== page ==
View more on these topics

Longer delays for annuity transfers

Annuity transfers took an average eight days longer in 2008 compared with 2007 despite the ABI initiative to speed them up, according to a new survey.

In the research commissioned by Hargreaves Lansdown, Partnership Assurance analysed 7,500 cases over four years and found transfer times increased by eight working days in the past year from an average of 22 days to 30 days.

But the timeframe was worse for Windsor Life customers, who waited an average 99 working days for their annuity to be transferred – a threefold increase from 33 days.

Lincoln Financial Group took an average of 73 working days from 35 working days.

NatWest took an average of 59 days compared with 54, HSBC took 57 days compared with 19 and Pearl Assurance took 49 days against 34.

The ABI insists its Options’ initiative is helping improve the situation. Spokesman Jon French says: “Options has got off to a great start and we need to build on that success.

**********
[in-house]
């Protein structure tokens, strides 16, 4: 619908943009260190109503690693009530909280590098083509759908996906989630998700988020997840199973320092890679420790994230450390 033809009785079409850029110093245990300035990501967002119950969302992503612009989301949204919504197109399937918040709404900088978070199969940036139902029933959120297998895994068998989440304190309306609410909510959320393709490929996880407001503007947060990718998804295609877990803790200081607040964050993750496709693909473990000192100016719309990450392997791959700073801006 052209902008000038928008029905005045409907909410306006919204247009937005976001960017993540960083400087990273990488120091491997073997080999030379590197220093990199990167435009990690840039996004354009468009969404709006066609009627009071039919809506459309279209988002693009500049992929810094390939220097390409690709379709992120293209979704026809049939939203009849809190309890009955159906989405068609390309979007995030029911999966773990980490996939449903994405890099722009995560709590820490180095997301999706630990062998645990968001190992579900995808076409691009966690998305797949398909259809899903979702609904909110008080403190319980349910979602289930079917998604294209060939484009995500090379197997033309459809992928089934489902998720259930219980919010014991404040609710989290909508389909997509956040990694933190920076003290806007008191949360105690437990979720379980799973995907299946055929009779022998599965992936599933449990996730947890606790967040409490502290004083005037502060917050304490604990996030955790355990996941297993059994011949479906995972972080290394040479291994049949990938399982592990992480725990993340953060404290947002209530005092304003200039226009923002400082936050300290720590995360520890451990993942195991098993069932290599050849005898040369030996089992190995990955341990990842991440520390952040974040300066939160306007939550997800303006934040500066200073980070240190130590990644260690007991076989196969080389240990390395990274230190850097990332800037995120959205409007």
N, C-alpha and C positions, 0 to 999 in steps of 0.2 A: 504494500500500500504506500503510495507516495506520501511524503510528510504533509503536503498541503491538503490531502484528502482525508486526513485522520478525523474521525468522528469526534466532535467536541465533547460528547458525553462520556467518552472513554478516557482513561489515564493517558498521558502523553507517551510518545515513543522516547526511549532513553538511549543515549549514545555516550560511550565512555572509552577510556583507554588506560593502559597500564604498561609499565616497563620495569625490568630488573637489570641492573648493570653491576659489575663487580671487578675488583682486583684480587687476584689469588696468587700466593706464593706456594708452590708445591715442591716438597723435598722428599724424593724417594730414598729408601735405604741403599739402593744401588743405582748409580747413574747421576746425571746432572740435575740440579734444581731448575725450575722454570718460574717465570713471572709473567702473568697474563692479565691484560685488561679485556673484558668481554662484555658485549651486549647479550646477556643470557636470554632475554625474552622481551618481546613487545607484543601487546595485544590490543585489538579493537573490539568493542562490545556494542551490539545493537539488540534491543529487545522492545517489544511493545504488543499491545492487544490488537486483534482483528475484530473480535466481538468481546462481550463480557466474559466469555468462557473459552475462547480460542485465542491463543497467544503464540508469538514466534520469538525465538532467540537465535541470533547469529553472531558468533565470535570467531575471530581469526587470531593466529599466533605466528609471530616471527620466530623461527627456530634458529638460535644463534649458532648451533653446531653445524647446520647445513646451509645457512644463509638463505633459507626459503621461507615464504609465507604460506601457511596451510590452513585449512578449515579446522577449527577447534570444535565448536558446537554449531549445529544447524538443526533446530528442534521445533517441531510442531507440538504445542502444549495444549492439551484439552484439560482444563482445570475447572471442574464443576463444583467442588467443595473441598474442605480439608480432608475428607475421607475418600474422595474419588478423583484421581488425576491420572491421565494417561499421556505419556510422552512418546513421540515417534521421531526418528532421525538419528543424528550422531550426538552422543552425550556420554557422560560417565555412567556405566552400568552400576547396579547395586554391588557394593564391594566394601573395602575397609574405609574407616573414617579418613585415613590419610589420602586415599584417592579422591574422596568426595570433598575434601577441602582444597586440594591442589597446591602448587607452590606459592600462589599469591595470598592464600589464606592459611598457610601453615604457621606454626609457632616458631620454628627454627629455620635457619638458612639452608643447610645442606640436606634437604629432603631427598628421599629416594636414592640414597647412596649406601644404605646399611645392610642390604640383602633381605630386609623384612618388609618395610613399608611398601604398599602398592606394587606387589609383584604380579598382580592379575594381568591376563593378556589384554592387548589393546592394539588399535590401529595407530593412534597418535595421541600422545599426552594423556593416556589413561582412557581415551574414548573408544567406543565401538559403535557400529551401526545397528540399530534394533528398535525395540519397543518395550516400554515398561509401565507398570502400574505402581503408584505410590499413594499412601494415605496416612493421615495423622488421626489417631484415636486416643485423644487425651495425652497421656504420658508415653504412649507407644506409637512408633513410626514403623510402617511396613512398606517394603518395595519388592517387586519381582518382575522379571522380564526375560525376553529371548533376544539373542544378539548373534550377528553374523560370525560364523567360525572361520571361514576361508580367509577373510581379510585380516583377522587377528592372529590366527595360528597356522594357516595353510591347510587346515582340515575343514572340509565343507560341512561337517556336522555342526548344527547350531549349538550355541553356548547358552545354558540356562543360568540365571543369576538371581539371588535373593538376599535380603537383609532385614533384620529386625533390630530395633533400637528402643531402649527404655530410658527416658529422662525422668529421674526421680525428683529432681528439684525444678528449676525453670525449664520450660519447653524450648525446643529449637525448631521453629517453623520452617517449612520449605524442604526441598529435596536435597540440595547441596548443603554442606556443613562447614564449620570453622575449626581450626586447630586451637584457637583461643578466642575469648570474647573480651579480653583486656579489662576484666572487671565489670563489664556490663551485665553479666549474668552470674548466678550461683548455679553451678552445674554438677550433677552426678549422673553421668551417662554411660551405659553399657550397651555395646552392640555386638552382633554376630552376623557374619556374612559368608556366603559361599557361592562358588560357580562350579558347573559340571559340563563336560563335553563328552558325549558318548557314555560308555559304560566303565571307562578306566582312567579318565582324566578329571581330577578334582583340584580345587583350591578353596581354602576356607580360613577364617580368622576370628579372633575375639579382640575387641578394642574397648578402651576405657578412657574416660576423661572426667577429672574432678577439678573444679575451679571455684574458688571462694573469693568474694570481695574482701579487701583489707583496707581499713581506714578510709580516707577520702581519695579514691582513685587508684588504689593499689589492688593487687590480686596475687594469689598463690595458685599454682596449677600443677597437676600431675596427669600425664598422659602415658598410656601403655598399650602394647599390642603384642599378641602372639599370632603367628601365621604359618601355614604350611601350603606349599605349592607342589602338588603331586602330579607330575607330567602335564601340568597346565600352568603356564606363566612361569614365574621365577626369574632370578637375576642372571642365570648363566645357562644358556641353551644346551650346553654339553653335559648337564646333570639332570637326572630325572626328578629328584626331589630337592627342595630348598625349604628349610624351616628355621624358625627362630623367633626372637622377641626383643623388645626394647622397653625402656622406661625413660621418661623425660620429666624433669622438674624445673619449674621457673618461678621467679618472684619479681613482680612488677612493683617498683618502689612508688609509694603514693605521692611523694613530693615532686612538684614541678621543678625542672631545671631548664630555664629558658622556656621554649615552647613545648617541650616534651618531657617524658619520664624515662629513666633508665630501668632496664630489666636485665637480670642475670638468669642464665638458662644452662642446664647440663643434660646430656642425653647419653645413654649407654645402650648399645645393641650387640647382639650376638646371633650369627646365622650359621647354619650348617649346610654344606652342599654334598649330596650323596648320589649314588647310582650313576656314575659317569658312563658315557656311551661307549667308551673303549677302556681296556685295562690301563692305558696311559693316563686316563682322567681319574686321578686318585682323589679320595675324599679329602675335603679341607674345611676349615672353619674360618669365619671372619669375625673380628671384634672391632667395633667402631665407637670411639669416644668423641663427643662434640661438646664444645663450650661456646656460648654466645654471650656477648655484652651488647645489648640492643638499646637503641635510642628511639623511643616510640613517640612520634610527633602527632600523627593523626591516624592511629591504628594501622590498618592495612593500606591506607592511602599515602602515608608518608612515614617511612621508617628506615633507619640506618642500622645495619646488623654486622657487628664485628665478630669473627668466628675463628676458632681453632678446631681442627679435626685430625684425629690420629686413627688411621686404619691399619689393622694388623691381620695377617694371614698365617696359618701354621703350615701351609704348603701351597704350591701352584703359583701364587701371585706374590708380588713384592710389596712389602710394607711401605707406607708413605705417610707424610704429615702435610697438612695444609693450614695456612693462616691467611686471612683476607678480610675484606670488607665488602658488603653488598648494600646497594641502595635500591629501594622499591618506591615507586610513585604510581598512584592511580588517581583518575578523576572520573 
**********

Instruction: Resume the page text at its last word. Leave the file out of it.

“We want all relevant companies using the system and urge any who are not to start as soon as possible.”

But Hargreaves Lansdown pensions analyst Nigel Callaghan says the initiative is “too little too late” and believes it is time for the FSA to step in.

He says: “Insurers have shown they are not prepared to police themselves. The FSA needs to force minimum standards and to give investors an automatic right of redress in the event of non-compliance. These companies are taking a commercial decision to eke a little more profit out of their loyal customers. They are earning an AMC for every day they stall the transfer. This flies in the face of treating customers fairly, smacks of commercial cynicism and simply cannot continue.”

Recommended

Dying breed

It is clear from the announcements by Aviva and Legal & General that they have realised IFAs are no longer their willing salesforce and have decided to relaunch/grow their own tied salesforces. This is just the last breath of a dying breed that cannot realise the world has moved on without them.

Newsletter

News and expert analysis straight to your inbox

Sign up

Comments

    Leave a comment